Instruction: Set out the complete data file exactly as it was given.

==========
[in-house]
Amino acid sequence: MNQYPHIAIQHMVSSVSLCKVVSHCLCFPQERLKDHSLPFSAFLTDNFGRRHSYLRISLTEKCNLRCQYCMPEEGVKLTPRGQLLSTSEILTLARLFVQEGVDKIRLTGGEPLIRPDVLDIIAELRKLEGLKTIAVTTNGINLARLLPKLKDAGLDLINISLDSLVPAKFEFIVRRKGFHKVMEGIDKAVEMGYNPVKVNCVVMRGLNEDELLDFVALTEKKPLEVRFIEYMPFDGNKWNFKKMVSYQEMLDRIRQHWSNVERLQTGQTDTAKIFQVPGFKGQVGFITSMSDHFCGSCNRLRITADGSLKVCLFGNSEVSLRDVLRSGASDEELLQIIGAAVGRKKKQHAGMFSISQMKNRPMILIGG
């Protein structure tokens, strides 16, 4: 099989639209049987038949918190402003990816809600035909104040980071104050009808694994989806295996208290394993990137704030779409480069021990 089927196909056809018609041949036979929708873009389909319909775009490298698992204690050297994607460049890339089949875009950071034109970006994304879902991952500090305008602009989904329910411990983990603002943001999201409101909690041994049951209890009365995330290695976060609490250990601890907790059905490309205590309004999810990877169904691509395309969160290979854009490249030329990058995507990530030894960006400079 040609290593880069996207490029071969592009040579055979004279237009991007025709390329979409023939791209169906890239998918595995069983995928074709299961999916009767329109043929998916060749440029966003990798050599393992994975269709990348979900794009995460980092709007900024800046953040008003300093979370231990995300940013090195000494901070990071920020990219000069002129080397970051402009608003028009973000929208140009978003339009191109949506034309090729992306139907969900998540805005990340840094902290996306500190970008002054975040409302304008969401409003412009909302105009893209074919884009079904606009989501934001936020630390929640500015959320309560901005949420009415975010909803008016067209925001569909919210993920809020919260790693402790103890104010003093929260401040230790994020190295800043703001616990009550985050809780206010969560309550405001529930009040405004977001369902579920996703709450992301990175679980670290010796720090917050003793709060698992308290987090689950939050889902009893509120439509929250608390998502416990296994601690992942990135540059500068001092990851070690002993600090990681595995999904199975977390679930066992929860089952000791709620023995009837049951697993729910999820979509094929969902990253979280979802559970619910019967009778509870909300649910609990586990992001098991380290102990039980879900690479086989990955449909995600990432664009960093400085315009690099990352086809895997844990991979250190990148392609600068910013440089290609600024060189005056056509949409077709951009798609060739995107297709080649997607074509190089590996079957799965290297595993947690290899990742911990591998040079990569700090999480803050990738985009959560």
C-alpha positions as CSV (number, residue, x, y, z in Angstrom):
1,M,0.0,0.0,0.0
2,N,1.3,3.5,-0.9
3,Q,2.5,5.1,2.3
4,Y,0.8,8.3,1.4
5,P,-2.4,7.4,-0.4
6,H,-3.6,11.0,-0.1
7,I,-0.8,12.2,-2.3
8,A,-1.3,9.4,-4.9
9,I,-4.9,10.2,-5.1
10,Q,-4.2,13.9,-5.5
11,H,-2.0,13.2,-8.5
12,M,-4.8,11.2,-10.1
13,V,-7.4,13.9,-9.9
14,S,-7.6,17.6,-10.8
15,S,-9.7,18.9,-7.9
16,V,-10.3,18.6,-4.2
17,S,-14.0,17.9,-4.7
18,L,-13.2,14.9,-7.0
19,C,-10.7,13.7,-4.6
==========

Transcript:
[in-house]
Amino acid sequence: MNQYPHIAIQHMVSSVSLCKVVSHCLCFPQERLKDHSLPFSAFLTDNFGRRHSYLRISLTEKCNLRCQYCMPEEGVKLTPRGQLLSTSEILTLARLFVQEGVDKIRLTGGEPLIRPDVLDIIAELRKLEGLKTIAVTTNGINLARLLPKLKDAGLDLINISLDSLVPAKFEFIVRRKGFHKVMEGIDKAVEMGYNPVKVNCVVMRGLNEDELLDFVALTEKKPLEVRFIEYMPFDGNKWNFKKMVSYQEMLDRIRQHWSNVERLQTGQTDTAKIFQVPGFKGQVGFITSMSDHFCGSCNRLRITADGSLKVCLFGNSEVSLRDVLRSGASDEELLQIIGAAVGRKKKQHAGMFSISQMKNRPMILIGG
């Protein structure tokens, strides 16, 4: 099989639209049987038949918190402003990816809600035909104040980071104050009808694994989806295996208290394993990137704030779409480069021990 089927196909056809018609041949036979929708873009389909319909775009490298698992204690050297994607460049890339089949875009950071034109970006994304879902991952500090305008602009989904329910411990983990603002943001999201409101909690041994049951209890009365995330290695976060609490250990601890907790059905490309205590309004999810990877169904691509395309969160290979854009490249030329990058995507990530030894960006400079 040609290593880069996207490029071969592009040579055979004279237009991007025709390329979409023939791209169906890239998918595995069983995928074709299961999916009767329109043929998916060749440029966003990798050599393992994975269709990348979900794009995460980092709007900024800046953040008003300093979370231990995300940013090195000494901070990071920020990219000069002129080397970051402009608003028009973000929208140009978003339009191109949506034309090729992306139907969900998540805005990340840094902290996306500190970008002054975040409302304008969401409003412009909302105009893209074919884009079904606009989501934001936020630390929640500015959320309560901005949420009415975010909803008016067209925001569909919210993920809020919260790693402790103890104010003093929260401040230790994020190295800043703001616990009550985050809780206010969560309550405001529930009040405004977001369902579920996703709450992301990175679980670290010796720090917050003793709060698992308290987090689950939050889902009893509120439509929250608390998502416990296994601690992942990135540059500068001092990851070690002993600090990681595995999904199975977390679930066992929860089952000791709620023995009837049951697993729910999820979509094929969902990253979280979802559970619910019967009778509870909300649910609990586990992001098991380290102990039980879900690479086989990955449909995600990432664009960093400085315009690099990352086809895997844990991979250190990148392609600068910013440089290609600024060189005056056509949409077709951009798609060739995107297709080649997607074509190089590996079957799965290297595993947690290899990742911990591998040079990569700090999480803050990738985009959560």
C-alpha positions as CSV (number, residue, x, y, z in Angstrom):
1,M,0.0,0.0,0.0
2,N,1.3,3.5,-0.9
3,Q,2.5,5.1,2.3
4,Y,0.8,8.3,1.4
5,P,-2.4,7.4,-0.4
6,H,-3.6,11.0,-0.1
7,I,-0.8,12.2,-2.3
8,A,-1.3,9.4,-4.9
9,I,-4.9,10.2,-5.1
10,Q,-4.2,13.9,-5.5
11,H,-2.0,13.2,-8.5
12,M,-4.8,11.2,-10.1
13,V,-7.4,13.9,-9.9
14,S,-7.6,17.6,-10.8
15,S,-9.7,18.9,-7.9
16,V,-10.3,18.6,-4.2
17,S,-14.0,17.9,-4.7
18,L,-13.2,14.9,-7.0
19,C,-10.7,13.7,-4.6